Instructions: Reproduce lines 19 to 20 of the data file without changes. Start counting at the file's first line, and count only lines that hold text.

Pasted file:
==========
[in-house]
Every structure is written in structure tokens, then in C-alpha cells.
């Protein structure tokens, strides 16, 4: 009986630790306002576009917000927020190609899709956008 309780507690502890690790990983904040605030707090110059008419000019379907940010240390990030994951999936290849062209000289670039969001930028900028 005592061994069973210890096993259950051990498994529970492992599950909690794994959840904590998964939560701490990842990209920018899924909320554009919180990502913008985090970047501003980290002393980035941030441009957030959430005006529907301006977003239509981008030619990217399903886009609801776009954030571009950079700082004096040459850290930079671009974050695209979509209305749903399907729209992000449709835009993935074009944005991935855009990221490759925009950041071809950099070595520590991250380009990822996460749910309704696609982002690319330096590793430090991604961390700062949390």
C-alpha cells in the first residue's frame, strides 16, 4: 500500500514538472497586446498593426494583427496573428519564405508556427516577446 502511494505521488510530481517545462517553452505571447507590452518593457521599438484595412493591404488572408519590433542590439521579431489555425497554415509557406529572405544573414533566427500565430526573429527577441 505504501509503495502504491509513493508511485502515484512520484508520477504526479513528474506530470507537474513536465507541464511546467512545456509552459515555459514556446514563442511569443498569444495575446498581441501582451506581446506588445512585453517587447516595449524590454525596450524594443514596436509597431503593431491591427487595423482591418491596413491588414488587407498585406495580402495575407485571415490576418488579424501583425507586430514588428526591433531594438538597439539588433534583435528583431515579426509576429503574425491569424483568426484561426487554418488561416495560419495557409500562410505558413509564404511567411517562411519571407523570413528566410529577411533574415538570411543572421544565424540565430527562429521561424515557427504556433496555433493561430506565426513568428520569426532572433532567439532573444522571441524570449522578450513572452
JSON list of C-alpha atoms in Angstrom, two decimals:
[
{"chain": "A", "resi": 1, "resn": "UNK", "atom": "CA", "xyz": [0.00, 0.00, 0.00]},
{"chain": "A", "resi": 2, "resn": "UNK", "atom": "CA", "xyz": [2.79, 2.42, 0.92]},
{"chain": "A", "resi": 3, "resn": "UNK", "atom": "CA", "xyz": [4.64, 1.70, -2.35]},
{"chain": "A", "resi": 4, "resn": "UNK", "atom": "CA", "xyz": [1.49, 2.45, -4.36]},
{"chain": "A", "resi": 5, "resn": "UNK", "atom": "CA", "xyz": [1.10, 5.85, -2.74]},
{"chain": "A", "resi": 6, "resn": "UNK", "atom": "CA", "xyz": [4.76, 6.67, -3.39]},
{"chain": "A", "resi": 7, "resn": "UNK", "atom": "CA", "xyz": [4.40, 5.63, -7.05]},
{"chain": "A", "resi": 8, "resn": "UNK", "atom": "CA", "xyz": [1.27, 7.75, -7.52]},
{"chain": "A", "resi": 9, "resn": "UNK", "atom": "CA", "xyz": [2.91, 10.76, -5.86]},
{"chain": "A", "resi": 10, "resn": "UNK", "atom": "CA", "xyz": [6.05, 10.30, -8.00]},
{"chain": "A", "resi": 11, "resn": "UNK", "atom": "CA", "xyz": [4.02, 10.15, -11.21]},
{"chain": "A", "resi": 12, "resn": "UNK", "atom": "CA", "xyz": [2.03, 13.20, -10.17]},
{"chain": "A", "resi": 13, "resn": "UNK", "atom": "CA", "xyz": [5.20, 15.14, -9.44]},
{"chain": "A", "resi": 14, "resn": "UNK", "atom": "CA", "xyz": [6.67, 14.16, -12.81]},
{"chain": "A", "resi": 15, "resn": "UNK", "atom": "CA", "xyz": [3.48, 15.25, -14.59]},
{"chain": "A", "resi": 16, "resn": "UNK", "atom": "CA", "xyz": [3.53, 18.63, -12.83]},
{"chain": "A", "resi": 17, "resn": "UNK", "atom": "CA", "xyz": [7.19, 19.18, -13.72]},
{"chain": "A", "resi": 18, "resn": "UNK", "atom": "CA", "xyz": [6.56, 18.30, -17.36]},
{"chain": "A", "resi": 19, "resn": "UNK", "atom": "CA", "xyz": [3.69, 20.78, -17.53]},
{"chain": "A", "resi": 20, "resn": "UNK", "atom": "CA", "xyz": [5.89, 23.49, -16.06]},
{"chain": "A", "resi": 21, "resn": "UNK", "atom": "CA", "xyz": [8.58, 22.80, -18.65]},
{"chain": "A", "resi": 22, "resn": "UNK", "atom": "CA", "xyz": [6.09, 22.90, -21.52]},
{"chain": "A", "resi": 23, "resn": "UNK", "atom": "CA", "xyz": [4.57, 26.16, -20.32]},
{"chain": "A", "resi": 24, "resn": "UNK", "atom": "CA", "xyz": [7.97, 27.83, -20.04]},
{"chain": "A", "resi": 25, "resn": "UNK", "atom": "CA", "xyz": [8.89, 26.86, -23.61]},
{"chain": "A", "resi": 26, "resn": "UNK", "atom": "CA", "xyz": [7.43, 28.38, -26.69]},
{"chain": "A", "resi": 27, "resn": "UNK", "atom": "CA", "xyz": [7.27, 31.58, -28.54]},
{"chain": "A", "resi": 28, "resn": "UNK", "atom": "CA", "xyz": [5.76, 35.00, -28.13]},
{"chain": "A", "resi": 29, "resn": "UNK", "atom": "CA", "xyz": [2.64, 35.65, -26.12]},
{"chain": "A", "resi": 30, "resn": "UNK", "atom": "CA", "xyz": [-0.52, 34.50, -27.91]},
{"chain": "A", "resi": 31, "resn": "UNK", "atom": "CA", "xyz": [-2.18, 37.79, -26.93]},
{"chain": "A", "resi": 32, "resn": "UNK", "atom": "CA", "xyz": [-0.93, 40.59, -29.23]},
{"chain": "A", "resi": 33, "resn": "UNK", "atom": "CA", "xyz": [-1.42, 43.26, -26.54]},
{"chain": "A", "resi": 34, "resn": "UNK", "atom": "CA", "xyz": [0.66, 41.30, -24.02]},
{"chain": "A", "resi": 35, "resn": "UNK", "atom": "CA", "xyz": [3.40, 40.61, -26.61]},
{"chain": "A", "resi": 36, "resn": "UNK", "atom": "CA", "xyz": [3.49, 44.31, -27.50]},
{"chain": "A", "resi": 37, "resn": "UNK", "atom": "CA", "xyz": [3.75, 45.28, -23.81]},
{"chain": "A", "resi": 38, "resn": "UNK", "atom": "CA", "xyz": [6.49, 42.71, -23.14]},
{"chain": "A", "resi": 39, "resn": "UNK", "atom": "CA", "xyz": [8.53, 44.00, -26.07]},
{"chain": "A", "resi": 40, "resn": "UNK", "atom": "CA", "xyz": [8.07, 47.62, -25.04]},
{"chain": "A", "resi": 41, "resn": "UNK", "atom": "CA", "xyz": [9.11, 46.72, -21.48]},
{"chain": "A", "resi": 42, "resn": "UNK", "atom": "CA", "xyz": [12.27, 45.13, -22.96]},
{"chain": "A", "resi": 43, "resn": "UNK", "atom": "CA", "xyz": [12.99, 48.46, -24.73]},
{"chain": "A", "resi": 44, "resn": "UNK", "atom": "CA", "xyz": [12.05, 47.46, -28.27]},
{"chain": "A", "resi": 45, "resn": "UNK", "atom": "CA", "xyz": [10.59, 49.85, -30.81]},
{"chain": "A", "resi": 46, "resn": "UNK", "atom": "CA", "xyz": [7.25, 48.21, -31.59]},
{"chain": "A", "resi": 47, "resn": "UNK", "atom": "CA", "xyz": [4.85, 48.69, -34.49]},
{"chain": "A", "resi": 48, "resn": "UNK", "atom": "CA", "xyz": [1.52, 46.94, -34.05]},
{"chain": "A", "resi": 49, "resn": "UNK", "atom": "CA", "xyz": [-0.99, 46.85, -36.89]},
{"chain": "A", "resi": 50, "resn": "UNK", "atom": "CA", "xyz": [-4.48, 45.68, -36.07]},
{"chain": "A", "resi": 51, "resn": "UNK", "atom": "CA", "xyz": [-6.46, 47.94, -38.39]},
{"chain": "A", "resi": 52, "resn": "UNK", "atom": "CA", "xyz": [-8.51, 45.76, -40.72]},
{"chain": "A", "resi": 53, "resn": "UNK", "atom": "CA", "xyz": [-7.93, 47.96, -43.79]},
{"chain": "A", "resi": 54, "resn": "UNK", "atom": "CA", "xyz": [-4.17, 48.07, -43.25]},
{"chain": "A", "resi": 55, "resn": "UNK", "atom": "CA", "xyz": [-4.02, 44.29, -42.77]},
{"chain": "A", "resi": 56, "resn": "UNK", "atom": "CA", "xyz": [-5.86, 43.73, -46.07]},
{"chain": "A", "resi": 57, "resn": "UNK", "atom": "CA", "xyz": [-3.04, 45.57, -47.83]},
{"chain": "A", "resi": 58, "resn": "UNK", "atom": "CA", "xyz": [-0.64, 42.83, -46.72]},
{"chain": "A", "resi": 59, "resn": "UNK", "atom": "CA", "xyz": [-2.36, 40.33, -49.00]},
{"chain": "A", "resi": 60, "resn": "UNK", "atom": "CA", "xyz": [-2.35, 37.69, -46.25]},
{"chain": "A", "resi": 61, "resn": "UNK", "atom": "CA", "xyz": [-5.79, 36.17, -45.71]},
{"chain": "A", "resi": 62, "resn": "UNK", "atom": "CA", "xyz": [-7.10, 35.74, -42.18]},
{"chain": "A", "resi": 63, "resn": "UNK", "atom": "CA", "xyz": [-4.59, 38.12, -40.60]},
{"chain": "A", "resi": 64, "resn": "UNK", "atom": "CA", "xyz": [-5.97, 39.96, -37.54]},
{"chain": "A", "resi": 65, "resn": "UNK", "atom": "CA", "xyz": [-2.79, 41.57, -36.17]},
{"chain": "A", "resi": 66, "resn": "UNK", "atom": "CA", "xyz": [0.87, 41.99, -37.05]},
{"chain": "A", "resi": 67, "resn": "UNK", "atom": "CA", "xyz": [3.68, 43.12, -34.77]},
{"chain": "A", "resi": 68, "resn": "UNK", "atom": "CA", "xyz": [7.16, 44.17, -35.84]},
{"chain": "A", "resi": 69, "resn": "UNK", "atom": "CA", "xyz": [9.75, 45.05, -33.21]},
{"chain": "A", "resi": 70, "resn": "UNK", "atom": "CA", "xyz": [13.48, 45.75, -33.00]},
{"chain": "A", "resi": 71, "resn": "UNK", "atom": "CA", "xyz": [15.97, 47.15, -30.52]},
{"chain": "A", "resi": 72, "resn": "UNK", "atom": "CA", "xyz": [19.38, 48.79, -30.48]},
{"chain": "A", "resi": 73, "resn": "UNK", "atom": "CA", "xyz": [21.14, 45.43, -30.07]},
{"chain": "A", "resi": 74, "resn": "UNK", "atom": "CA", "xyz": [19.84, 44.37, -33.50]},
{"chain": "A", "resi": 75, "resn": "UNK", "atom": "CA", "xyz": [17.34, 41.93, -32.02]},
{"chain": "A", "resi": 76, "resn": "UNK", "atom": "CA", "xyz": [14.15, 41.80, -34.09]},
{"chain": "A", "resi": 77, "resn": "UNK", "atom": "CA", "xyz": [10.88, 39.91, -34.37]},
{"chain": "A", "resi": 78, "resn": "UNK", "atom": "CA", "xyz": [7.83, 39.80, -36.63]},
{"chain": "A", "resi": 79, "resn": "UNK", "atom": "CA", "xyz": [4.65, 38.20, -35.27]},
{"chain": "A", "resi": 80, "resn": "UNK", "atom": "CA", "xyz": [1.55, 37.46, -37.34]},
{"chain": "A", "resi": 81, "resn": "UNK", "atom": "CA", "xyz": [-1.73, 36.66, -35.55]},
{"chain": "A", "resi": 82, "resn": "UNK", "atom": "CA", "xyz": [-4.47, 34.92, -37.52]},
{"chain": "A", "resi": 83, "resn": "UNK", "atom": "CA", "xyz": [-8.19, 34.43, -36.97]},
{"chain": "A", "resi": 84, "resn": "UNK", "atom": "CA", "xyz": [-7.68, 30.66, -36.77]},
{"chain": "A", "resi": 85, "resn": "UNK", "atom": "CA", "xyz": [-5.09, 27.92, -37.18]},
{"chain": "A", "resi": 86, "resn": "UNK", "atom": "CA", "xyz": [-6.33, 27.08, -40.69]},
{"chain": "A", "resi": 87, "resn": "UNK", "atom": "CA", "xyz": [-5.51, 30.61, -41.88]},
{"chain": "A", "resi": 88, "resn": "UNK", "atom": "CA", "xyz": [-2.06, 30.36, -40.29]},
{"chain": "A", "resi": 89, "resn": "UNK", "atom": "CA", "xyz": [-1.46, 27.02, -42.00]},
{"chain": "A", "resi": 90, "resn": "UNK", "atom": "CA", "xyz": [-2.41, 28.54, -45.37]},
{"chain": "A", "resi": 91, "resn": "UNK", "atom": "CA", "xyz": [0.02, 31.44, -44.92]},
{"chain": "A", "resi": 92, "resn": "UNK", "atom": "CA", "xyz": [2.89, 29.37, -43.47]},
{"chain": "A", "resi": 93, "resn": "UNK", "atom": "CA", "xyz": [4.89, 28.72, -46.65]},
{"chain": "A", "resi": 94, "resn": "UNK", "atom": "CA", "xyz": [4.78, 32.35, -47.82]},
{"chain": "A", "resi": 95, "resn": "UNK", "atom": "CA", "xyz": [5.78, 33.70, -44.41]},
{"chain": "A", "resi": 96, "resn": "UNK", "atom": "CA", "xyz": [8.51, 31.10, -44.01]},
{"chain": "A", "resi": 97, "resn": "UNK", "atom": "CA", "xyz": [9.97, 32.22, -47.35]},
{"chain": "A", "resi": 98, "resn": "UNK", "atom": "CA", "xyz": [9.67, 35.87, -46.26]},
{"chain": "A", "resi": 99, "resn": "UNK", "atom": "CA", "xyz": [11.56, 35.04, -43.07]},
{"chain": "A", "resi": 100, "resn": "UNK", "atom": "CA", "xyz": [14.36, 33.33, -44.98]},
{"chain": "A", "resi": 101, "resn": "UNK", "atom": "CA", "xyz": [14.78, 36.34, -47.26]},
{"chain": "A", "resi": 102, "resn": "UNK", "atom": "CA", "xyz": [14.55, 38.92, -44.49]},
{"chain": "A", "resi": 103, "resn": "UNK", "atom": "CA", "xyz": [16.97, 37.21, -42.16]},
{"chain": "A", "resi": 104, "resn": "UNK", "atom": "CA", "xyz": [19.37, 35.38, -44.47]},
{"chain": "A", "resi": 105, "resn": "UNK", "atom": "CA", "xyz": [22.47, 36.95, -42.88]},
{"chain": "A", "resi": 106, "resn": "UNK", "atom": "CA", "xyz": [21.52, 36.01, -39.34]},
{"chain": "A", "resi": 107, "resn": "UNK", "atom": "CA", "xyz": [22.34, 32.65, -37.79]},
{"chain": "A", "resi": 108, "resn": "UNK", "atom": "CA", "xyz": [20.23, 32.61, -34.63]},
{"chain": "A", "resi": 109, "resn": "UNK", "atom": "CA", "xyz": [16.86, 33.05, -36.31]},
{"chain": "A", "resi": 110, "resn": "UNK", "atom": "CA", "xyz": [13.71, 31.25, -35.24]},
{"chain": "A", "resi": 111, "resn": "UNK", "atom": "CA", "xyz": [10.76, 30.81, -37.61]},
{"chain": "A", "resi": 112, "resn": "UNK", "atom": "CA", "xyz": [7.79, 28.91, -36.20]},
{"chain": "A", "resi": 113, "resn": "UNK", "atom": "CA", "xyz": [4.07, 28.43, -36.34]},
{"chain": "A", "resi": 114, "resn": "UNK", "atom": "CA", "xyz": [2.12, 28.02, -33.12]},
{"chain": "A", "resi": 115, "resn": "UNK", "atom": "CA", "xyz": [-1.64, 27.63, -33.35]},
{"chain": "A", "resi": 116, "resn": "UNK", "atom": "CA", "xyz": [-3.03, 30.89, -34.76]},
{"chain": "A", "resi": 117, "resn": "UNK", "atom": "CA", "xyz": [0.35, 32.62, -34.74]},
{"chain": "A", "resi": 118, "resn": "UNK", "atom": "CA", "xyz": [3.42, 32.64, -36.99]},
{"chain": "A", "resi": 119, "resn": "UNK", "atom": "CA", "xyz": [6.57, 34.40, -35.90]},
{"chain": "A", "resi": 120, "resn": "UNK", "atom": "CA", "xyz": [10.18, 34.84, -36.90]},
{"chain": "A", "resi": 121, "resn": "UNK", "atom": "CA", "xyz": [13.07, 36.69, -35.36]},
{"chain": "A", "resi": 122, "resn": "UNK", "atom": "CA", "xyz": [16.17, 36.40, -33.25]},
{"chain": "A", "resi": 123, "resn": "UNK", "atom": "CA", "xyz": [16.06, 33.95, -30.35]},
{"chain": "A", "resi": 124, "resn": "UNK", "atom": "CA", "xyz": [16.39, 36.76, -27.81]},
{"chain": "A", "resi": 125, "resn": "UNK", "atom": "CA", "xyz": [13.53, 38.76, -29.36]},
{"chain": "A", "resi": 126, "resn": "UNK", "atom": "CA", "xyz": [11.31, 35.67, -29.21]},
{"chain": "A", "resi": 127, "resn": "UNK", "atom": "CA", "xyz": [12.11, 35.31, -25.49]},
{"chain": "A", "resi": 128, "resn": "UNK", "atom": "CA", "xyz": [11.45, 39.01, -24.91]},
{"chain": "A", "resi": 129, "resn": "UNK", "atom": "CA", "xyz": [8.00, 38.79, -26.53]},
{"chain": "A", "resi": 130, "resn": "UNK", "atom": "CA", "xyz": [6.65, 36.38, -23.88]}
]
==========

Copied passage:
{"chain": "A", "resi": 13, "resn": "UNK", "atom": "CA", "xyz": [5.20, 15.14, -9.44]},
{"chain": "A", "resi": 14, "resn": "UNK", "atom": "CA", "xyz": [6.67, 14.16, -12.81]},